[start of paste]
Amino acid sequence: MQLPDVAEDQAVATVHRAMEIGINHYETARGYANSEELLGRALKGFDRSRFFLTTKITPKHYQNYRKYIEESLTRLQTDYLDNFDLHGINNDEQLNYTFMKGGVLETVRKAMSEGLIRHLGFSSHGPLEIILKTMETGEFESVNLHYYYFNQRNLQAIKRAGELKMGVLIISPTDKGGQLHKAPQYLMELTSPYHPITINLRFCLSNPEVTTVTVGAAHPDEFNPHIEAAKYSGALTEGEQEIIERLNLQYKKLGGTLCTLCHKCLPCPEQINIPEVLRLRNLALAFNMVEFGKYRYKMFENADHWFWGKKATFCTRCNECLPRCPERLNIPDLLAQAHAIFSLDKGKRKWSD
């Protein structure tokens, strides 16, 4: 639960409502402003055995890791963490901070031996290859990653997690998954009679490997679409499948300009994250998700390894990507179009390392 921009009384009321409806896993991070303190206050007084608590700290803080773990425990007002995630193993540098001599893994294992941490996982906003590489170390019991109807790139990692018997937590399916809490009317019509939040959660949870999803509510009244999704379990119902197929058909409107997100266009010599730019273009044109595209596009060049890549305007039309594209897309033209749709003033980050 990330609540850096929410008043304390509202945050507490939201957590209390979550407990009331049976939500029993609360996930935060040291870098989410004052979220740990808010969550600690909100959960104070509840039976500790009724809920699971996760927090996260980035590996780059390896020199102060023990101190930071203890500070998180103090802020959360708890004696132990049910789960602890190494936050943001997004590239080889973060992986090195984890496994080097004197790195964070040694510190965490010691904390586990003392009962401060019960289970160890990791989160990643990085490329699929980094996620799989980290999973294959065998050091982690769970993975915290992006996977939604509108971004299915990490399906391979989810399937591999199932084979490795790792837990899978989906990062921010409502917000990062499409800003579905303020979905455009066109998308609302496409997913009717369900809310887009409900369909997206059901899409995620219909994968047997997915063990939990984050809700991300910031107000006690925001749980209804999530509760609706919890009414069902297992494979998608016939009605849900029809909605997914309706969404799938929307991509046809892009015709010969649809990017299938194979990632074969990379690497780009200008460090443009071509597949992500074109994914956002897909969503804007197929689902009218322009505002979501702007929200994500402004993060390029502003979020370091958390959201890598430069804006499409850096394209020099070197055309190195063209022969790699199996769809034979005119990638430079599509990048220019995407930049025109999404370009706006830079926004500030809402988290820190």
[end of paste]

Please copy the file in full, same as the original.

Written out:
Amino acid sequence: MQLPDVAEDQAVATVHRAMEIGINHYETARGYANSEELLGRALKGFDRSRFFLTTKITPKHYQNYRKYIEESLTRLQTDYLDNFDLHGINNDEQLNYTFMKGGVLETVRKAMSEGLIRHLGFSSHGPLEIILKTMETGEFESVNLHYYYFNQRNLQAIKRAGELKMGVLIISPTDKGGQLHKAPQYLMELTSPYHPITINLRFCLSNPEVTTVTVGAAHPDEFNPHIEAAKYSGALTEGEQEIIERLNLQYKKLGGTLCTLCHKCLPCPEQINIPEVLRLRNLALAFNMVEFGKYRYKMFENADHWFWGKKATFCTRCNECLPRCPERLNIPDLLAQAHAIFSLDKGKRKWSD
């Protein structure tokens, strides 16, 4: 639960409502402003055995890791963490901070031996290859990653997690998954009679490997679409499948300009994250998700390894990507179009390392 921009009384009321409806896993991070303190206050007084608590700290803080773990425990007002995630193993540098001599893994294992941490996982906003590489170390019991109807790139990692018997937590399916809490009317019509939040959660949870999803509510009244999704379990119902197929058909409107997100266009010599730019273009044109595209596009060049890549305007039309594209897309033209749709003033980050 990330609540850096929410008043304390509202945050507490939201957590209390979550407990009331049976939500029993609360996930935060040291870098989410004052979220740990808010969550600690909100959960104070509840039976500790009724809920699971996760927090996260980035590996780059390896020199102060023990101190930071203890500070998180103090802020959360708890004696132990049910789960602890190494936050943001997004590239080889973060992986090195984890496994080097004197790195964070040694510190965490010691904390586990003392009962401060019960289970160890990791989160990643990085490329699929980094996620799989980290999973294959065998050091982690769970993975915290992006996977939604509108971004299915990490399906391979989810399937591999199932084979490795790792837990899978989906990062921010409502917000990062499409800003579905303020979905455009066109998308609302496409997913009717369900809310887009409900369909997206059901899409995620219909994968047997997915063990939990984050809700991300910031107000006690925001749980209804999530509760609706919890009414069902297992494979998608016939009605849900029809909605997914309706969404799938929307991509046809892009015709010969649809990017299938194979990632074969990379690497780009200008460090443009071509597949992500074109994914956002897909969503804007197929689902009218322009505002979501702007929200994500402004993060390029502003979020370091958390959201890598430069804006499409850096394209020099070197055309190195063209022969790699199996769809034979005119990638430079599509990048220019995407930049025109999404370009706006830079926004500030809402988290820190």